For a while, things were looking fairly optimistic out at Foot Locker (NYSE: FL). There was a building business case for buying in as recently as late November. New partnerships were emerging, and a genuinely worthwhile long-term case was building for the company. New word out of Susquehanna, however, suggests that the good times that were building for Foot Locker have already started to sour.
Same-Store Sales Issues Prompt Concern
Susquehanna, the reports note, ran a set of “proprietary checks,” which offered some insight into Foot Locker's current operations. The news came back like an oil dipstick that comes out dry.
One of the biggest problems came with same-store sales issues. Reports suggested that Foot Locker may be the next brand to post a same-store sales loss with the concluded 2019 holiday shopping season. The checks Susquehanna ran found potential troubles on several fronts, including issues with some of the store's major brand connections like Adidas (Xetra:ADS) and Nike (NYSE: NKE). Apparently, the sales made on these brands likely weren't sufficient to drive sales enough to surpass levels seen in 2018.
That would be bad enough by itself, but the troubles continued from there. The analysis found that the updates that Foot Locker made didn't have quite the impact that was originally projected, which further hamstrung Foot Locker's fortunes.
Perhaps worst of all, new competition emerged for Foot Locker in the form of UK import JD Sports, which has been actively retooling its business model to better compete in the US market. With JD Sports about to open a Times Square store in New York—just like Target (NYSE: TGT) was looking to do—that's going to put particular pressure on Foot Locker going forward. Word that JD Sports (LSE: JD.L) was also poised to get exclusive shoes and the like from both Nike and Adidas, meanwhile, proved to be the icing on an already-unpleasant cake for Foot Locker.
A Troubling Forecast, But Not Insurmountable
Analysts at Susquehanna subsequently cut not only Foot Locker's rating—dropping it from “positive” to “neutral”—the analysts also took aim at Foot Locker's price target, dropping it from $47 per share to $41. The news wasn't all bad, however, as the analysts noted that Foot Locker was likely to miss its fourth-quarter 2019 guidance figures, but achieve the full-year target, albeit on the lower end.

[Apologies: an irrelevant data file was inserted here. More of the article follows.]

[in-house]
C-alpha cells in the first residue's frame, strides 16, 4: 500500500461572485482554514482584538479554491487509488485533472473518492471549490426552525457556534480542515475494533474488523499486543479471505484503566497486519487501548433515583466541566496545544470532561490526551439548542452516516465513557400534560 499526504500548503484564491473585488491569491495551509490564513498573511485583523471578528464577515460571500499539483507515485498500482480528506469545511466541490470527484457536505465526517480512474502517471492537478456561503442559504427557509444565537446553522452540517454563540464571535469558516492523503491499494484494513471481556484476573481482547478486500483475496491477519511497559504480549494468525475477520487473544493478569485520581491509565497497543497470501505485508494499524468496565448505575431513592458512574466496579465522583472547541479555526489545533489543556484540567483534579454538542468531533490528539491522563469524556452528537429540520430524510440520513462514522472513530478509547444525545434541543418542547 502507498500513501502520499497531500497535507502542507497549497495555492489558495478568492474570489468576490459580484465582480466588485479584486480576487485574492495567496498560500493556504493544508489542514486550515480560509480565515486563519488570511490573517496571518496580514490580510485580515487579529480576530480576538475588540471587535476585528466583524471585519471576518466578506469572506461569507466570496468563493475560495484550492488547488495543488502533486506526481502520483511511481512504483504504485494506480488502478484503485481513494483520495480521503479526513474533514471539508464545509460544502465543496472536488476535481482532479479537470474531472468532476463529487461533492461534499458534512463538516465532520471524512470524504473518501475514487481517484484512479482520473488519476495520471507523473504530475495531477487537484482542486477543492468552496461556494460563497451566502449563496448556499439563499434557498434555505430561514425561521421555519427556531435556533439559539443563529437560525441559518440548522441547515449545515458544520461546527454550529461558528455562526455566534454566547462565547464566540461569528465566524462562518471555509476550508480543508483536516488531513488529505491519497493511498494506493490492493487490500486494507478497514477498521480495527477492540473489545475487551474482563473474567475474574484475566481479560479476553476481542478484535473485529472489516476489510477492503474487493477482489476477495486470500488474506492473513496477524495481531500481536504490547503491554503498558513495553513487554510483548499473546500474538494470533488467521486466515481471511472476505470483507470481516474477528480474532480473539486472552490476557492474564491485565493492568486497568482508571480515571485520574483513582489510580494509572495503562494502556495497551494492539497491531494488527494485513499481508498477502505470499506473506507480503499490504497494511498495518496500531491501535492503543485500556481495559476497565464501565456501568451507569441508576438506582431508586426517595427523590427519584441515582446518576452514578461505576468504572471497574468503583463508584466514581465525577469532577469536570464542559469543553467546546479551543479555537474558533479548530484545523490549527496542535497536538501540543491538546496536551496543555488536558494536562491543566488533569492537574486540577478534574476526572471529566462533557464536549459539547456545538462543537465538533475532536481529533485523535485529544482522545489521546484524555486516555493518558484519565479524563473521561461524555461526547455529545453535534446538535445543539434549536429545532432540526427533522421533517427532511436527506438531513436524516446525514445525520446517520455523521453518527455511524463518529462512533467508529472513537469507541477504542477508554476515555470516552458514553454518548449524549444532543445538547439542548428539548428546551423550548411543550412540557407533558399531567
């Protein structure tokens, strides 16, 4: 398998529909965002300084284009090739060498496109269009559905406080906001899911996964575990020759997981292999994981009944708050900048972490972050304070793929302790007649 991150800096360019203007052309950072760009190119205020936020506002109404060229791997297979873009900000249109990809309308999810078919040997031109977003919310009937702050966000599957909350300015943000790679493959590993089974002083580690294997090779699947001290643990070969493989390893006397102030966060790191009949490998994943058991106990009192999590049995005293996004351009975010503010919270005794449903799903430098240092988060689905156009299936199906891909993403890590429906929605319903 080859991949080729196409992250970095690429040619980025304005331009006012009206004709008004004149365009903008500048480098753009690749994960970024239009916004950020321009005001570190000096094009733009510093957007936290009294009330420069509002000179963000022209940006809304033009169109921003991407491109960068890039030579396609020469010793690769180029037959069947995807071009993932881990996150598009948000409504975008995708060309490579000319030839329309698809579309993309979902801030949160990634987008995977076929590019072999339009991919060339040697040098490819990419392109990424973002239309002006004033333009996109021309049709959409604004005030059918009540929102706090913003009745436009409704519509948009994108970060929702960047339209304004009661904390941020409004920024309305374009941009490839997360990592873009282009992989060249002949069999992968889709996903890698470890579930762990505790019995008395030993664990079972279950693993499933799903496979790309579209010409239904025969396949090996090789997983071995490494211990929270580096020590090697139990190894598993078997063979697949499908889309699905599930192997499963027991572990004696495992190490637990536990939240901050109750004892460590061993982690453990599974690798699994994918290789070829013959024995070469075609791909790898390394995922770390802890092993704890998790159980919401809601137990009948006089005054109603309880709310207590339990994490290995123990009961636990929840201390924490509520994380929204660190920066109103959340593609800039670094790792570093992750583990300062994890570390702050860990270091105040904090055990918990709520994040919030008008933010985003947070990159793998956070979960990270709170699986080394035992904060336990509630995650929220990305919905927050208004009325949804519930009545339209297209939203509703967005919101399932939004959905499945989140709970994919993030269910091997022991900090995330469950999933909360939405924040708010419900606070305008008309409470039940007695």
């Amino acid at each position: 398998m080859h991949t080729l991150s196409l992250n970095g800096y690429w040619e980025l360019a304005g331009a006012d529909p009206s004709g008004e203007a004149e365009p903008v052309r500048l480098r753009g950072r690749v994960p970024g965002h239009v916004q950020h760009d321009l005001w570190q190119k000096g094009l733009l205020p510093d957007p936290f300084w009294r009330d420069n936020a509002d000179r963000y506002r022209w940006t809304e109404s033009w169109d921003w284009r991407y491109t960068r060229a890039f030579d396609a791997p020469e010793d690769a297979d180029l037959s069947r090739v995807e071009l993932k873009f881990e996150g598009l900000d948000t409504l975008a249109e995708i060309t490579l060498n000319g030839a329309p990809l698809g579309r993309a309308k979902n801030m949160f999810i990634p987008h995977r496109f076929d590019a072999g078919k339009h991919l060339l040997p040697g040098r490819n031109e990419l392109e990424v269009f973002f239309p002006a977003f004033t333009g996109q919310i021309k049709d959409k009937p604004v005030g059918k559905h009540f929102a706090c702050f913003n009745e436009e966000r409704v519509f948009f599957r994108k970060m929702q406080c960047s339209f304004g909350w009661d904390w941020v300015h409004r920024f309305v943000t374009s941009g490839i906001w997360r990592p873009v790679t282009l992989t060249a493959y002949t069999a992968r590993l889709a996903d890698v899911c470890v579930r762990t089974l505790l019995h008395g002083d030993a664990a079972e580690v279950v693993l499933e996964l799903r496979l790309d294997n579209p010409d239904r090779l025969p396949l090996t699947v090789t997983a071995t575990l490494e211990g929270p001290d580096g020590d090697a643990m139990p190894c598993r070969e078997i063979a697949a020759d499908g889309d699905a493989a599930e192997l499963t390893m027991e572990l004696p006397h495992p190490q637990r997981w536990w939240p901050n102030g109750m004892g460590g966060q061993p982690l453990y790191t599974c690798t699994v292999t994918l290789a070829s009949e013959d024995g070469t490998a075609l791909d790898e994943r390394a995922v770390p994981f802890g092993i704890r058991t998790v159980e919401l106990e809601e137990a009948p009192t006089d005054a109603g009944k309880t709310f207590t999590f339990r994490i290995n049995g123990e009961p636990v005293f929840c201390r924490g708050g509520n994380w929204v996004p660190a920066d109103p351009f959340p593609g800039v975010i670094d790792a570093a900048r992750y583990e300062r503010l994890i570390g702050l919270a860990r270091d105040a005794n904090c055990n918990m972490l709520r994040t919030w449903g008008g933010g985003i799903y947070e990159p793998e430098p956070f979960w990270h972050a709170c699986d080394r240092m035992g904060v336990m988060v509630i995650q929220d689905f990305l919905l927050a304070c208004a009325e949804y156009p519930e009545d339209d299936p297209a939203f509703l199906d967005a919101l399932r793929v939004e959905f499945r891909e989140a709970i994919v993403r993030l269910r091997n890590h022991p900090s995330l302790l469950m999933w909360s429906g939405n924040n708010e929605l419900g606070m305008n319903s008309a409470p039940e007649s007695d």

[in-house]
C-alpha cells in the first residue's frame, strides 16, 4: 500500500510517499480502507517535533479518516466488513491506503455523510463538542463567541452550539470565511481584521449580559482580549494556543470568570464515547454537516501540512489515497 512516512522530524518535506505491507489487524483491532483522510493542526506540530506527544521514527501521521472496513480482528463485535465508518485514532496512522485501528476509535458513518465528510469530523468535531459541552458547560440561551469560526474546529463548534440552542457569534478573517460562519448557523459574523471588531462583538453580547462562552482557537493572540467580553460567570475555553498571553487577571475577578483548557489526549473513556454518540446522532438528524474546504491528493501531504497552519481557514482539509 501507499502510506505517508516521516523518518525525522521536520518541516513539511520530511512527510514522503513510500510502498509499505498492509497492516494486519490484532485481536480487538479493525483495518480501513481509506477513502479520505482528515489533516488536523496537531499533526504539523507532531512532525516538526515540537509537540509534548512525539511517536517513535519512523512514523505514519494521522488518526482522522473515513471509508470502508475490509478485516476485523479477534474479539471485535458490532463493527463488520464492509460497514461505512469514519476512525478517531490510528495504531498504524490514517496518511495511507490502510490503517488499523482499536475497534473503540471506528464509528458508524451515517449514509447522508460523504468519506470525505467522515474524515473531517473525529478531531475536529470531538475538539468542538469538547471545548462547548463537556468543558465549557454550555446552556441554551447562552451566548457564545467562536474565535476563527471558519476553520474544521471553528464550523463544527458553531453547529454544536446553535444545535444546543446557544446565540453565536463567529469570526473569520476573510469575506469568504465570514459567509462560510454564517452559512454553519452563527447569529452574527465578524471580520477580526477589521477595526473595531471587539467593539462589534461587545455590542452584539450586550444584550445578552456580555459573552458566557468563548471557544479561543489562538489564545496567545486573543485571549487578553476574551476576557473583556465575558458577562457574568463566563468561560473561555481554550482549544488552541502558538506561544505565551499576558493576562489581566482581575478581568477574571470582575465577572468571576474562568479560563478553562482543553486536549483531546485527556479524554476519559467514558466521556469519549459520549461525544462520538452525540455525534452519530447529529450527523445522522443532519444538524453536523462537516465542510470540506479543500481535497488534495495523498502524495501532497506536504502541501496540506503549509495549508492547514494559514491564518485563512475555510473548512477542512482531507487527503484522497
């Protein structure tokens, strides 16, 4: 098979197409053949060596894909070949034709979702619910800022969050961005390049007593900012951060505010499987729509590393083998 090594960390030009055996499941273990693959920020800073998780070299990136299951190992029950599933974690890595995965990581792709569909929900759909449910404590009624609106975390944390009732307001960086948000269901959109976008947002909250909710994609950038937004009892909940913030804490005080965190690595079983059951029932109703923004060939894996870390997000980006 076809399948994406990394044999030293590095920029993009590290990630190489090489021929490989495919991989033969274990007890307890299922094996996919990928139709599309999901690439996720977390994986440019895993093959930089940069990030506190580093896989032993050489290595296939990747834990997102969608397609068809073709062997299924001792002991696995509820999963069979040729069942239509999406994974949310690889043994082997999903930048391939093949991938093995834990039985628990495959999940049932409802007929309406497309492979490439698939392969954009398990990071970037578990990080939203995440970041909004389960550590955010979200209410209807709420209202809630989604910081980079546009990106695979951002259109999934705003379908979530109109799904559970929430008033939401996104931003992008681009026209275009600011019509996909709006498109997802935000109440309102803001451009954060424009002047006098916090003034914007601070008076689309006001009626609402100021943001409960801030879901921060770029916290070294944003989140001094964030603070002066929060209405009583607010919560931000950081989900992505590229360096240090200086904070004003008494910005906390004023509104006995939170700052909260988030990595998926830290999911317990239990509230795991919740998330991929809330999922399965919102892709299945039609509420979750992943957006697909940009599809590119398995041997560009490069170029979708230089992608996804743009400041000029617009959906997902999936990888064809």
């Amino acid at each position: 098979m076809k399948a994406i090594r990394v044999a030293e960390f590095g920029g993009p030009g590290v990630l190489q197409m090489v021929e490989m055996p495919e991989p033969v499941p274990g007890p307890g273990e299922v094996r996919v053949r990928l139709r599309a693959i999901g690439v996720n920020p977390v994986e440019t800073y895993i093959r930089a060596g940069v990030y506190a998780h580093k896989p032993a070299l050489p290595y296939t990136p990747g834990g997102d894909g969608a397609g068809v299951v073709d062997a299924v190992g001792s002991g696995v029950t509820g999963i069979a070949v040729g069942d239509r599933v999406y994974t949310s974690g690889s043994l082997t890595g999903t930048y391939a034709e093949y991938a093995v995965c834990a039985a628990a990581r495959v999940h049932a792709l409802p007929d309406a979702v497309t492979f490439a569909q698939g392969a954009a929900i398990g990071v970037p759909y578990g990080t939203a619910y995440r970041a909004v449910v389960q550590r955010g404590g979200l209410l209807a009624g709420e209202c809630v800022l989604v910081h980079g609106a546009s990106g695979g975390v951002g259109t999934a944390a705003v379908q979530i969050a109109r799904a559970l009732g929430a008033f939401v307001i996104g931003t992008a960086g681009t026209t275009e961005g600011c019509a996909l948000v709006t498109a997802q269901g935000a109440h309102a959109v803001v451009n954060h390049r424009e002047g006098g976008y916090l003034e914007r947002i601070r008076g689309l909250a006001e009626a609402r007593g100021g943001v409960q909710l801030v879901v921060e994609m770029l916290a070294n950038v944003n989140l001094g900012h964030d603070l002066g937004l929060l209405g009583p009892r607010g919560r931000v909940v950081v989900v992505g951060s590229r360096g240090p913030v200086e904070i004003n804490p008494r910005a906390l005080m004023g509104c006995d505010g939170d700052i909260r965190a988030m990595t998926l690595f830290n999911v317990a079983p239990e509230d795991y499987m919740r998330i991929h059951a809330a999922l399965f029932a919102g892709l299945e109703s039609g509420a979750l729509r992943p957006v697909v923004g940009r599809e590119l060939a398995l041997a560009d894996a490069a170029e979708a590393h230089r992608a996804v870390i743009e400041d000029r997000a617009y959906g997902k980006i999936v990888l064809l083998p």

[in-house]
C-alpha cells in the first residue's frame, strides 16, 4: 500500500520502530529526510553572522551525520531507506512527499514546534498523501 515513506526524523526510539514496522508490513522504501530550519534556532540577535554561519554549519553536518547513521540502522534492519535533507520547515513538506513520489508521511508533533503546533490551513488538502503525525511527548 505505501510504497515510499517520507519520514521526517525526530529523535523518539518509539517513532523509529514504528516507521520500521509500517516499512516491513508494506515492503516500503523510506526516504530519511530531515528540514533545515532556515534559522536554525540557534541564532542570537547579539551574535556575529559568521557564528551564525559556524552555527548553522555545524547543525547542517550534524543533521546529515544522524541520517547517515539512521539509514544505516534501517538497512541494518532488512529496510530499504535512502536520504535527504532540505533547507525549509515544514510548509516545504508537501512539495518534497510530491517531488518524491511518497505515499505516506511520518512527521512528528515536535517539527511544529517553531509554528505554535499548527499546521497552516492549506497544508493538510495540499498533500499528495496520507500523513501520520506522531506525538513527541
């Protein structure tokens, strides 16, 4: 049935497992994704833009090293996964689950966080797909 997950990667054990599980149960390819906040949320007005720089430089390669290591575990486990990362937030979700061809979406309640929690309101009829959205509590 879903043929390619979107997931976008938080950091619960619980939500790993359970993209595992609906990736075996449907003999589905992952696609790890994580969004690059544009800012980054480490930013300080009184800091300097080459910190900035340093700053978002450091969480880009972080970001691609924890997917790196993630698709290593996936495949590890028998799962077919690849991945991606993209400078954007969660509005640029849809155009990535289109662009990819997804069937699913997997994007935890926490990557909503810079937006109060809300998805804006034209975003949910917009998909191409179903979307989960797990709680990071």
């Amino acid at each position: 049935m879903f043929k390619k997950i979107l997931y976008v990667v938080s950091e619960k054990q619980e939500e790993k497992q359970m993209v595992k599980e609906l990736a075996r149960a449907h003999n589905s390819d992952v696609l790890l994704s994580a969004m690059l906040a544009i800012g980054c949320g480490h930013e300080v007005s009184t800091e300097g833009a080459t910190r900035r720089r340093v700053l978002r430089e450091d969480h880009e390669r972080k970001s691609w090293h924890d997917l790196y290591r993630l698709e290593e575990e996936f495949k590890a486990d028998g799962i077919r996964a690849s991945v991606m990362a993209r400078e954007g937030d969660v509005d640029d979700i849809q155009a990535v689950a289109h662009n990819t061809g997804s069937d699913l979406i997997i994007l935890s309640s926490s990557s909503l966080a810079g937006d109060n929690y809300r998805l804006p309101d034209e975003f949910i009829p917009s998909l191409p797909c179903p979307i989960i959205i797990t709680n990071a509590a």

Even the silver lining is a bit tarnished; Foot Locker's miss is from relatively flat guidance, to begin with, so it's not like the company just wildly overestimated and came out ahead, but not as ahead as expected. Worse, the full-year guidance wasn't exactly a ball of fire either, with low-single-digit projections.
Things certainly aren't all bad at Foot Locker. The stock in early trading was actually up a bit off its previous close as of this writing. It also has some positives going for it; just back in November, we were looking to Foot Locker as a potential buy thanks to Amazon's loss of Nike products.
The Mall Curse Continues
If there's one thing we've seen out of 2019 in retail—and we're starting to see it in 2020 too—it's that the mall curse seems to be well in play and carrying on. We've seen Children's Place (NASDAQ: PLCE) take a beating with its Gymboree relaunch failures, and we've seen American Eagle (NYSE: AEO) look downright bedraggled in recent days. Yet meanwhile, and probably just down the street, Target has made an almost staggering come back with a greater focus on online selling and the use of its store network as a faster and easier fulfillment center.
Malls—and by extension mall stores—just don't have the draw they once did. Like the classic video arcade, they've been replaced by wholly home-based equivalents, and there's just not much need to drive somewhere to experience the latest offerings. Retailers are making some adjustments to help here—Target is still living proof of that—but the adjustments aren't being seen all over and are having disparate effects accordingly.
The future of retail is increasingly online, and while astute brick-and-mortar shops are making changes accordingly, some retailers are likely to find themselves on the short end of this particular stick.
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